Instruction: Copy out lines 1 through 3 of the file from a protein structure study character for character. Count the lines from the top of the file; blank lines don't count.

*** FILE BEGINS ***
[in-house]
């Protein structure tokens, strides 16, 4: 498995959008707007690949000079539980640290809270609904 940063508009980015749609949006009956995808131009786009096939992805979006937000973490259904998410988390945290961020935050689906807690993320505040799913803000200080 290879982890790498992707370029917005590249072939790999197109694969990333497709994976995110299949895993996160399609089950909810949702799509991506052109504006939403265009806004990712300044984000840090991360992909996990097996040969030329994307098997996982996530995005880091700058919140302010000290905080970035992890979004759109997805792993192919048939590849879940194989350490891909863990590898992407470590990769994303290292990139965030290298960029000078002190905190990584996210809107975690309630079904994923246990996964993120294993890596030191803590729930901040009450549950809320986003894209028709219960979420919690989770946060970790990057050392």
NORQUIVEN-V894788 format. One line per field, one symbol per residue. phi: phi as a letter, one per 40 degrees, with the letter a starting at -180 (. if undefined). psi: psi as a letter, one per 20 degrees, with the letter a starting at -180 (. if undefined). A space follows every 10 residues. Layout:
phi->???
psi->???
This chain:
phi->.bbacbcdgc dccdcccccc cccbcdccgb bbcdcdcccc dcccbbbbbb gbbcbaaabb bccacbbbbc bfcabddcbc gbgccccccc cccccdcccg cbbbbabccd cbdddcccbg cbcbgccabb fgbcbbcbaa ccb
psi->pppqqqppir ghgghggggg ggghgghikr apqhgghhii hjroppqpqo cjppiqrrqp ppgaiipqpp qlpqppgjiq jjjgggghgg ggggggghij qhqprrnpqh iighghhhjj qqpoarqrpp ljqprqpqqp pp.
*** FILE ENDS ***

[in-house]
């Protein structure tokens, strides 16, 4: 498995959008707007690949000079539980640290809270609904 940063508009980015749609949006009956995808131009786009096939992805979006937000973490259904998410988390945290961020935050689906807690993320505040799913803000200080 290879982890790498992707370029917005590249072939790999197109694969990333497709994976995110299949895993996160399609089950909810949702799509991506052109504006939403265009806004990712300044984000840090991360992909996990097996040969030329994307098997996982996530995005880091700058919140302010000290905080970035992890979004759109997805792993192919048939590849879940194989350490891909863990590898992407470590990769994303290292990139965030290298960029000078002190905190990584996210809107975690309630079904994923246990996964993120294993890596030191803590729930901040009450549950809320986003894209028709219960979420919690989770946060970790990057050392």
NORQUIVEN-V894788 format. One line per field, one symbol per residue. phi: phi as a letter, one per 40 degrees, with the letter a starting at -180 (. if undefined). psi: psi as a letter, one per 20 degrees, with the letter a starting at -180 (. if undefined). A space follows every 10 residues. Layout: